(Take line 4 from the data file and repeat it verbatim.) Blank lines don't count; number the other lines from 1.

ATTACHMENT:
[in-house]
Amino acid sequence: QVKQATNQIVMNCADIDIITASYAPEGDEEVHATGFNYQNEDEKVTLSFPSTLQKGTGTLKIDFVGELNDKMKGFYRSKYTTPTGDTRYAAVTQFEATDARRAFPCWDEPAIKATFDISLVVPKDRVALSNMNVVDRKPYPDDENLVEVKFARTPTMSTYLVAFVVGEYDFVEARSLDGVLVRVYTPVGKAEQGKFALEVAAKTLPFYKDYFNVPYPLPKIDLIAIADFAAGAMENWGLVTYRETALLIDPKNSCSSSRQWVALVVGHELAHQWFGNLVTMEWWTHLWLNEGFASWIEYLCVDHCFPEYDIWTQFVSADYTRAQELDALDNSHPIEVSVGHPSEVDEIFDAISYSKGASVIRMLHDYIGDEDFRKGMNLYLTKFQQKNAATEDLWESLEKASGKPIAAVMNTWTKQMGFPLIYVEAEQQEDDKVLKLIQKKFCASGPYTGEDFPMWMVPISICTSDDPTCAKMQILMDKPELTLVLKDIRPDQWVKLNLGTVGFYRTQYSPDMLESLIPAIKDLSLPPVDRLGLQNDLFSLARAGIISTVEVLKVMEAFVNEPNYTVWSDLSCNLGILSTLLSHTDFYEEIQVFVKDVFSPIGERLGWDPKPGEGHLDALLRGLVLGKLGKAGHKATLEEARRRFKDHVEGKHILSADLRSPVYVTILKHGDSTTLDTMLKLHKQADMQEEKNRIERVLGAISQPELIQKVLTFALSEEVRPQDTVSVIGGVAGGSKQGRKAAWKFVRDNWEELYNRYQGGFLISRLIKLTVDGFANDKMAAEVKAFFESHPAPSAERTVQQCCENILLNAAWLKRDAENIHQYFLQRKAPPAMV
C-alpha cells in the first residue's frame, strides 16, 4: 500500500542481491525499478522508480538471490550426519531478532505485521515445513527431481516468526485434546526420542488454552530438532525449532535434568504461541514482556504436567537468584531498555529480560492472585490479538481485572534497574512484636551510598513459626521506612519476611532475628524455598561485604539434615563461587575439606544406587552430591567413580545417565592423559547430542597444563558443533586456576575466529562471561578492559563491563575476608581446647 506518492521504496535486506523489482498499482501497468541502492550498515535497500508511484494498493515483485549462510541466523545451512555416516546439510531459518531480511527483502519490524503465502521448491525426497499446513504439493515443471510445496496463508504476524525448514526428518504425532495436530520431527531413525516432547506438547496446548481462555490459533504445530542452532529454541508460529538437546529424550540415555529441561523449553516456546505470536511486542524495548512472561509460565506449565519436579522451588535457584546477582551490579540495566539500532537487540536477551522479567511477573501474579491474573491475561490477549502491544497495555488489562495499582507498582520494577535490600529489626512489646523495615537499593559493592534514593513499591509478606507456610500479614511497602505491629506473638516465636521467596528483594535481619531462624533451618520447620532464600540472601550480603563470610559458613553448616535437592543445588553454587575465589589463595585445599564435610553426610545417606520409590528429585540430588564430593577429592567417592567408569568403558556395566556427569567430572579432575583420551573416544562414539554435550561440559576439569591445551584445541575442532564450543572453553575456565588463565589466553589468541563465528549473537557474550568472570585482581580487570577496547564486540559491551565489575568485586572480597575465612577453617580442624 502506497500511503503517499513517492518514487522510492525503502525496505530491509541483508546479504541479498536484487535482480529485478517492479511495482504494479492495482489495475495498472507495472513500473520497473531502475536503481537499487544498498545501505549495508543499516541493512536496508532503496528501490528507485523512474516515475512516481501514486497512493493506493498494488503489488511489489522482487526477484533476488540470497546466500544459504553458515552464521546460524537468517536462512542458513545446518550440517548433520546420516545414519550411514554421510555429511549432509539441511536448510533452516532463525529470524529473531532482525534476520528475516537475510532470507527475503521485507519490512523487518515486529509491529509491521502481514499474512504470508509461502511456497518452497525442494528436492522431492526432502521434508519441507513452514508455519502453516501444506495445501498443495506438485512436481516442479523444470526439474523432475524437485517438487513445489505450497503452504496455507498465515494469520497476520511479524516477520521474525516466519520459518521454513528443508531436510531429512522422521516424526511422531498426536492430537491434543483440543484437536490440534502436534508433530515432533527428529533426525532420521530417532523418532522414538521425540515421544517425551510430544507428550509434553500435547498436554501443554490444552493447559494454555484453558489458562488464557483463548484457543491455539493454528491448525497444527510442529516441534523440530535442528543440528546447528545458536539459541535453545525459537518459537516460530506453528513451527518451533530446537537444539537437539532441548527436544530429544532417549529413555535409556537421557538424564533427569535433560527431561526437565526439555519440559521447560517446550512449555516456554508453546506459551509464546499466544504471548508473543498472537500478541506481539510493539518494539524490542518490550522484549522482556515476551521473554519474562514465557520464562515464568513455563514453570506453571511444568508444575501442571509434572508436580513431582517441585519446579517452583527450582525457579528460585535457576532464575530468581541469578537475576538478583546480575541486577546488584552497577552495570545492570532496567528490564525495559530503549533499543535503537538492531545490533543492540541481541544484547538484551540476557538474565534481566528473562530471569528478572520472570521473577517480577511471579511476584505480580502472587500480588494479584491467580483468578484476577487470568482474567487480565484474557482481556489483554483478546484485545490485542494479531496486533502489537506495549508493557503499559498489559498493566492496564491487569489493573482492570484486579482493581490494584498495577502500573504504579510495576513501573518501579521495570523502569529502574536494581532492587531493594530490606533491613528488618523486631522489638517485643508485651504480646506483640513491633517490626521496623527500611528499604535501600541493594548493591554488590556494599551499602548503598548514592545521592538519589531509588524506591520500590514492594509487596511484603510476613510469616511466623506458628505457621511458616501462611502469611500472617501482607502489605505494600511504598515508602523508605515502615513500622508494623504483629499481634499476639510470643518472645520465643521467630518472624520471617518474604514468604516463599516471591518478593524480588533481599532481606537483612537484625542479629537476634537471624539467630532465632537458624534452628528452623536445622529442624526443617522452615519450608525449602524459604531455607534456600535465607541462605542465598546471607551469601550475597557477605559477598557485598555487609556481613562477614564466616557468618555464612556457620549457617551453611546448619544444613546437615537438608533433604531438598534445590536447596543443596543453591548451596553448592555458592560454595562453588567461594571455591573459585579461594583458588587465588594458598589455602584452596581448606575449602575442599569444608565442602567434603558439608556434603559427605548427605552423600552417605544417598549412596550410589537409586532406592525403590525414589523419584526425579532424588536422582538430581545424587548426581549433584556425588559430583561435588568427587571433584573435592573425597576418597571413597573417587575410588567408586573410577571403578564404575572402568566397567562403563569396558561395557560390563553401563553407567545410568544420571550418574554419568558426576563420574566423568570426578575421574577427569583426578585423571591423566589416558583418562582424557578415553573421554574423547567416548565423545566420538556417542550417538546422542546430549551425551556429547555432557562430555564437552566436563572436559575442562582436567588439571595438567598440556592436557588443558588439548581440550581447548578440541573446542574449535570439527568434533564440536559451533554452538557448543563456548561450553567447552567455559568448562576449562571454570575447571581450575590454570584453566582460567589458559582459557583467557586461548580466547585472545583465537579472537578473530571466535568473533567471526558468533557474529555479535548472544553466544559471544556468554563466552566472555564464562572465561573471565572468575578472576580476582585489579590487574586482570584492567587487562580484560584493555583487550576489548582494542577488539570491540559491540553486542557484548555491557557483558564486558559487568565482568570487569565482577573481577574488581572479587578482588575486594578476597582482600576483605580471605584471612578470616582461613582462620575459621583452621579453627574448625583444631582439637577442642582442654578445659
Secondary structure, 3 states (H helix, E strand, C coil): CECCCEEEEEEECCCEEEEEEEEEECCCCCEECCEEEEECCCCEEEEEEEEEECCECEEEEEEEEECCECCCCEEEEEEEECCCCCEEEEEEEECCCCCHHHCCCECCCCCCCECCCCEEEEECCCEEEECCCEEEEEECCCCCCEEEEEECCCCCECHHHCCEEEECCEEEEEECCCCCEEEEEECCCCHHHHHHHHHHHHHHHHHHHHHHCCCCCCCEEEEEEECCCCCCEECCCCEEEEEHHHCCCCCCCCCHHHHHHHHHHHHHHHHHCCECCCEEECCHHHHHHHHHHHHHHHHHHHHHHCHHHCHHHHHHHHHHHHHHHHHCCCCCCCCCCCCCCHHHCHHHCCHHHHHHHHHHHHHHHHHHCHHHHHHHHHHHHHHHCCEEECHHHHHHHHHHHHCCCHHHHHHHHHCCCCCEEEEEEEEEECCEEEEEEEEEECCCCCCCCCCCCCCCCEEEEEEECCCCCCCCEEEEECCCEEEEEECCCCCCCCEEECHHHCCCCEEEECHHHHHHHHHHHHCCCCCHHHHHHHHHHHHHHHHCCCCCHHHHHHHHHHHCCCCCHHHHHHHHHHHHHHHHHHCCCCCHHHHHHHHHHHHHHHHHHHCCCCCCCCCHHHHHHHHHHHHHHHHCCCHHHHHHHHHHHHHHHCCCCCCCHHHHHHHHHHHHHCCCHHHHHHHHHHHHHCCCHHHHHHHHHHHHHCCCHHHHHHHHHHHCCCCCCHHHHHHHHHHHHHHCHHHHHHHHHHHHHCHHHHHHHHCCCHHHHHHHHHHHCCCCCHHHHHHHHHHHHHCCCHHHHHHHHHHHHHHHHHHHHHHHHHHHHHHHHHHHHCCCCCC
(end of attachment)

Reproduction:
Secondary structure, 3 states (H helix, E strand, C coil): CECCCEEEEEEECCCEEEEEEEEEECCCCCEECCEEEEECCCCEEEEEEEEEECCECEEEEEEEEECCECCCCEEEEEEEECCCCCEEEEEEEECCCCCHHHCCCECCCCCCCECCCCEEEEECCCEEEECCCEEEEEECCCCCCEEEEEECCCCCECHHHCCEEEECCEEEEEECCCCCEEEEEECCCCHHHHHHHHHHHHHHHHHHHHHHCCCCCCCEEEEEEECCCCCCEECCCCEEEEEHHHCCCCCCCCCHHHHHHHHHHHHHHHHHCCECCCEEECCHHHHHHHHHHHHHHHHHHHHHHCHHHCHHHHHHHHHHHHHHHHHCCCCCCCCCCCCCCHHHCHHHCCHHHHHHHHHHHHHHHHHHCHHHHHHHHHHHHHHHCCEEECHHHHHHHHHHHHCCCHHHHHHHHHCCCCCEEEEEEEEEECCEEEEEEEEEECCCCCCCCCCCCCCCCEEEEEEECCCCCCCCEEEEECCCEEEEEECCCCCCCCEEECHHHCCCCEEEECHHHHHHHHHHHHCCCCCHHHHHHHHHHHHHHHHCCCCCHHHHHHHHHHHCCCCCHHHHHHHHHHHHHHHHHHCCCCCHHHHHHHHHHHHHHHHHHHCCCCCCCCCHHHHHHHHHHHHHHHHCCCHHHHHHHHHHHHHHHCCCCCCCHHHHHHHHHHHHHCCCHHHHHHHHHHHHHCCCHHHHHHHHHHHHHCCCHHHHHHHHHHHCCCCCCHHHHHHHHHHHHHHCHHHHHHHHHHHHHCHHHHHHHHCCCHHHHHHHHHHHCCCCCHHHHHHHHHHHHHCCCHHHHHHHHHHHHHHHHHHHHHHHHHHHHHHHHHHHHCCCCCC